Saturday, November 1, 2008

It's a beautiful day in South Dakota--windy, as usual, but warm and bright. My husband is catching walleye at a nearby lake. The phone call came this morning from a friend of his. They had caught four "keepers" in an hour of fishing. The husband was out of bed and gone in a flash.

I am inside looking out my office window. I've been composing a job recommendation letter for a graduate student with whom I work. He's a great guy and a promising scholar. Just received email from another student. She's finished next week's reading early and wants to get a start on her next paper. We won't be discussing the book until Tuesday, but she wants me to email my thoughts on the characters and events to her, so she can begin work. Earlier today I wrote a long blog about my graduate student years and erased the whole thing with one click. I felt awful for having wasted an hour writing when I could have been working. Working?

Have I mentioned that "It's a beautiful day in South Dakota--windy, as usual, but warm and bright." It's Saturday. I feel guilty for not working. I want to reply to my student: "Sorry, I don't work on Saturday." Or: "I am only teaching that book in class--not once to you in email over the weekend and then again in class next week." It's nice that she's so committed. An "exceeds expectations" teacher would probably meet her for coffee this afternoon and have a discussion about the book. Before I got the email, I was reading the "balancing life and work" forum thread in the Higher Chronicle. This is the thread where some faculty go to complain about their jobs and support one another in trying to muster the gumption to quit. One writer says that she has already quit and now feels much, much better. I have already quit, too, but I really don't feel that much better. I still feel manacled to the computer and guilty when I'm not doing something job-related. I constantly have to remind myself that I can relax, find something enjoyable to do, keep the work contained within certain hours. I don't need any more lines on my cv.

I'll be voting on Tuesday. I'm afraid my parents are both voting for McCain, and just thinking about it makes my heart race. I was mulling over whether I might be a Federalist in the car the other day, and Thoreau's words on voting kept coming to mind. He wrote that to vote is pretty much a game of craps, that no choice of moral importance can be made in such a way--at least not for people who feel deeply invested in a question. Thoreau writes, "All voting is a sort of gaming, like chequers or backgammon, with a slight moral tinge to it, a playing with right and wrong, with moral questions; and betting naturally accompanies it. The character of the voter is not staked. I cast my vote, perchance, as I think right; but I am not vitally concerned that that right should prevail. I am willing to leave it to the majority. Its obligation, therefore, never exceeds that of expediency. Even voting for the right is doing nothing for it. It is only expressing to men feebly your desire that it should prevail. A wise man will not leave the right to the mercy of chance, nor wish it to prevail through the power of the majority. There is but little virtue in the action of masses of men" ("Resistance to Civil Government" Thoreau).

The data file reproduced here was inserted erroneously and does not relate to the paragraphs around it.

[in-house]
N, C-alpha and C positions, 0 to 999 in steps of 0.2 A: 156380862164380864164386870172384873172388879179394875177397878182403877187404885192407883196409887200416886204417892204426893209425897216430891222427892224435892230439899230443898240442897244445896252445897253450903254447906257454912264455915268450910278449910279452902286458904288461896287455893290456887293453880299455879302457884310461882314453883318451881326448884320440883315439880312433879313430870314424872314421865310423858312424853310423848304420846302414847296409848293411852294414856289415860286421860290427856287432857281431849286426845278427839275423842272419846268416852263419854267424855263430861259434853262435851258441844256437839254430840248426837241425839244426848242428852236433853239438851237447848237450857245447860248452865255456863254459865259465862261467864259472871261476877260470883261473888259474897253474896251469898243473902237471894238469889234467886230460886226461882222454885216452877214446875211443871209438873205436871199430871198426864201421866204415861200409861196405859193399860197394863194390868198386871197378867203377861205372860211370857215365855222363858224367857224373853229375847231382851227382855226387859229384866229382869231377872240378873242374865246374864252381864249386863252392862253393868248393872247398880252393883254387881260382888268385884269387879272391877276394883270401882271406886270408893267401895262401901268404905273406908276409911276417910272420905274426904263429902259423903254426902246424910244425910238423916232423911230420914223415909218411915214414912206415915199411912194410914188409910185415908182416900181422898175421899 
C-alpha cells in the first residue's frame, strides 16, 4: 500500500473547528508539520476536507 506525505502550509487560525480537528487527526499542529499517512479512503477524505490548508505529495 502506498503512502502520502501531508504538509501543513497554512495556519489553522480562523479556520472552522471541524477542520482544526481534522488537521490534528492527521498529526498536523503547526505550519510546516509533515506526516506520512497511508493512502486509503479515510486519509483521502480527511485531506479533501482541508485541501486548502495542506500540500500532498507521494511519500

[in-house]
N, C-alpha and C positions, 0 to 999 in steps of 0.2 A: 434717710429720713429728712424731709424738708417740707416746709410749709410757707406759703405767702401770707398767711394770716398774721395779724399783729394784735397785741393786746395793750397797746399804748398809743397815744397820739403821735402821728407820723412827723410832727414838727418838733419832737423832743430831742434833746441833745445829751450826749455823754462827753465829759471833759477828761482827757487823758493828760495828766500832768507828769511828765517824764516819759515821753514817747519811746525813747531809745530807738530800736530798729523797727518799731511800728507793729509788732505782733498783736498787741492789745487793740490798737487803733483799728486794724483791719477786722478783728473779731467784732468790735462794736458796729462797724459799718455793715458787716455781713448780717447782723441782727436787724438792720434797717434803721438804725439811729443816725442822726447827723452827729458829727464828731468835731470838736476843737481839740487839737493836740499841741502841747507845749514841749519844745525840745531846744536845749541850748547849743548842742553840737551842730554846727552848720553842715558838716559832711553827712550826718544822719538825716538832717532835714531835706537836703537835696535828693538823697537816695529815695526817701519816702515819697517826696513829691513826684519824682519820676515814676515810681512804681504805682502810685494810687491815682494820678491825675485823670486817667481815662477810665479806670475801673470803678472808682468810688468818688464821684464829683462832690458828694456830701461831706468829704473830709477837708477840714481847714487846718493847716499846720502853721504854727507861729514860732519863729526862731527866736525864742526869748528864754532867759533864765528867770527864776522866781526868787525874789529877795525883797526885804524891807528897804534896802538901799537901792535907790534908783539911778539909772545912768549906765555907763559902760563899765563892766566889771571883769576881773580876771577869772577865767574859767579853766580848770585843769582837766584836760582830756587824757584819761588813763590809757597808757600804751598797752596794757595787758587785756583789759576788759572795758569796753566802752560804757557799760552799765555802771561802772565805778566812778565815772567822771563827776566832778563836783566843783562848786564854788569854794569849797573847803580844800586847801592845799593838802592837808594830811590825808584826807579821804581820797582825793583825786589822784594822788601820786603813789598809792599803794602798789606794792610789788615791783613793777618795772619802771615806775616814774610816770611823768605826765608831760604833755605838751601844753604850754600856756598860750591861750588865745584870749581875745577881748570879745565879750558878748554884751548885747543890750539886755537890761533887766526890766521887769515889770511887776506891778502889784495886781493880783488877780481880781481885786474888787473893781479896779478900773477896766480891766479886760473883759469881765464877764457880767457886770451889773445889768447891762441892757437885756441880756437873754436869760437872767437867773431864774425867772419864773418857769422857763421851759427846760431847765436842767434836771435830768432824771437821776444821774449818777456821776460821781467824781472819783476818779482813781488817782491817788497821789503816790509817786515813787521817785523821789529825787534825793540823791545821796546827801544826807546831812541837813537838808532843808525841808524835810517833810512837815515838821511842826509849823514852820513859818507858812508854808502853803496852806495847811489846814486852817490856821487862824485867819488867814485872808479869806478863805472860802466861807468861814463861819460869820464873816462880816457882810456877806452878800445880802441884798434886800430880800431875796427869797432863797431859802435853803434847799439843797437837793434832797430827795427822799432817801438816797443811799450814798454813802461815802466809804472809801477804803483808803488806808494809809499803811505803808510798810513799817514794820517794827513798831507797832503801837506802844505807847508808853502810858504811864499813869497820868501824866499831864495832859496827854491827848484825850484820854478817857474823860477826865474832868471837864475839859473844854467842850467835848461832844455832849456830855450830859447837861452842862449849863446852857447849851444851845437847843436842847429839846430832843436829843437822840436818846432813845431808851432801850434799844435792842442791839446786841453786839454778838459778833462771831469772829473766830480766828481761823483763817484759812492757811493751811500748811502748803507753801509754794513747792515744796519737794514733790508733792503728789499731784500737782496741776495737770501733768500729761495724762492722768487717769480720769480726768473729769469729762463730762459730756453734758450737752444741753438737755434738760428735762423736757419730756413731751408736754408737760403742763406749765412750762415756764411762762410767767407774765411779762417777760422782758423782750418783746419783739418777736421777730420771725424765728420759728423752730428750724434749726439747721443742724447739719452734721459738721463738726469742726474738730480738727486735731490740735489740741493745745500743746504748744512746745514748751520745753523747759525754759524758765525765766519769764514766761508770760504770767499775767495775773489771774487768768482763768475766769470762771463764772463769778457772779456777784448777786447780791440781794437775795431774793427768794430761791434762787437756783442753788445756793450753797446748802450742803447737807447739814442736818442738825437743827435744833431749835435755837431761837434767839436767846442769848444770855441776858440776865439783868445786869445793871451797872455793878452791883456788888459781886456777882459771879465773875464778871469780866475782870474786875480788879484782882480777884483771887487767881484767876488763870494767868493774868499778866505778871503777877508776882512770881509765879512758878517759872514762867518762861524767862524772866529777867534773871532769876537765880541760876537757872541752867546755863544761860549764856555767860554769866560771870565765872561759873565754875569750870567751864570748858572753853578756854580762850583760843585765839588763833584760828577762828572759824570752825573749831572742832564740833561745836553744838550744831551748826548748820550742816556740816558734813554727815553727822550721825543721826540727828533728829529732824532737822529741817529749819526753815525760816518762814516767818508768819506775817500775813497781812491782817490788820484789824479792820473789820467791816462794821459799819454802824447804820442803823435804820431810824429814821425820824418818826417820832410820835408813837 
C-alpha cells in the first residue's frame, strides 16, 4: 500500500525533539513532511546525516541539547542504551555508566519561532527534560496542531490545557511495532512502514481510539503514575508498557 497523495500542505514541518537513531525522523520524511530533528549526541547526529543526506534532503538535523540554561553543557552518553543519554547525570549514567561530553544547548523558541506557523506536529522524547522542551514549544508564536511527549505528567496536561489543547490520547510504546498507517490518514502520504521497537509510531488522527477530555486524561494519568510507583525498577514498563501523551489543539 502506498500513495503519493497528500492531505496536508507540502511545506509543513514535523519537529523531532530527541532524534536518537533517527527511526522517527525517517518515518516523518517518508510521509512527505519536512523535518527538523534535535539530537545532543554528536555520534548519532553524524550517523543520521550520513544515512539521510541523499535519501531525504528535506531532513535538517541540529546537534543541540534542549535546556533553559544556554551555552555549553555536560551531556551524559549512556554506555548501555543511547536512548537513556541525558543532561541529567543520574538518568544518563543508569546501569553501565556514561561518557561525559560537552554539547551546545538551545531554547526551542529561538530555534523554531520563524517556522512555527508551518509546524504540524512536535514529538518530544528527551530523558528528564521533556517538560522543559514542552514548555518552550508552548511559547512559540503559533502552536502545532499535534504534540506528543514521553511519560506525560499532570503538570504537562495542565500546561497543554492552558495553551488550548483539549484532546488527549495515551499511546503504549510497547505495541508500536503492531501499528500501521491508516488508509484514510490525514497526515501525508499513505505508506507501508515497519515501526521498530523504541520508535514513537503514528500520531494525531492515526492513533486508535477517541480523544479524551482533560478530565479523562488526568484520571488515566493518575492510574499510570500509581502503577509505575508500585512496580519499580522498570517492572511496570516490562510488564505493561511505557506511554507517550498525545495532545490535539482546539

What Thoreau says about the character of the voter's not being staked is true. In some sense, we are not supposed to care too much about the outcome of a vote; after casting our ballots, we are encouraged to let go of an issue and let the process do its work. The vote substitutes for my continuing identification with a stance or my moral connection to a decision. I put my preference in the vote and send it out to join the other votes, punchcards. My vote goes into a box and separates from me. Hours later, a decision emerges. The social contract which impels/implies my consent dictates that the decision, the output, be accepted as my law, even if, as Thoreau points out, that output is morally repugnant to me. As a citizen in a republic, I agree to respect the system that allots power to a majority. But the republican form adheres to the majority decision not because the majority is right or wise or moral, but because the system of accepting its decisions is expedient. I wonder if voting itself may be worse than amoral and, in truth, immoral, since it forces a buffer between my knowledge of what is morally right and my ability to live out that knowledge. "Cast your whole vote," Thoreau writes, "not a strip of paper merely, but your whole influence. A minority is powerless while it conforms to the majority; it is not even a minority then; but it is irresistible when it clogs by its whole weight." These are brave words, but it's difficult to conceive of what they would look like in action. I've read and seen movies about the people in this country who won't pay their income taxes because, as they argue, the federal government has no jurisdiction to collect taxes on individual income. Nothing ever seems to come of the claim or the resistance--except jail time for the tax-evading individuals. When the Patriot Act passed, one might have expected to see a movement of some sort, but nothing significant emerged. Elections are sometimes called quiet or peaceful revolutions, and certainly they can bring about changes. But I think Thoreau is right to recognize that the changes are morally neutral in as much as they reflect no decision of right and wrong and may be immoral in that they separate decision making from moral responsibility. I will vote, but I am not very excited about it.

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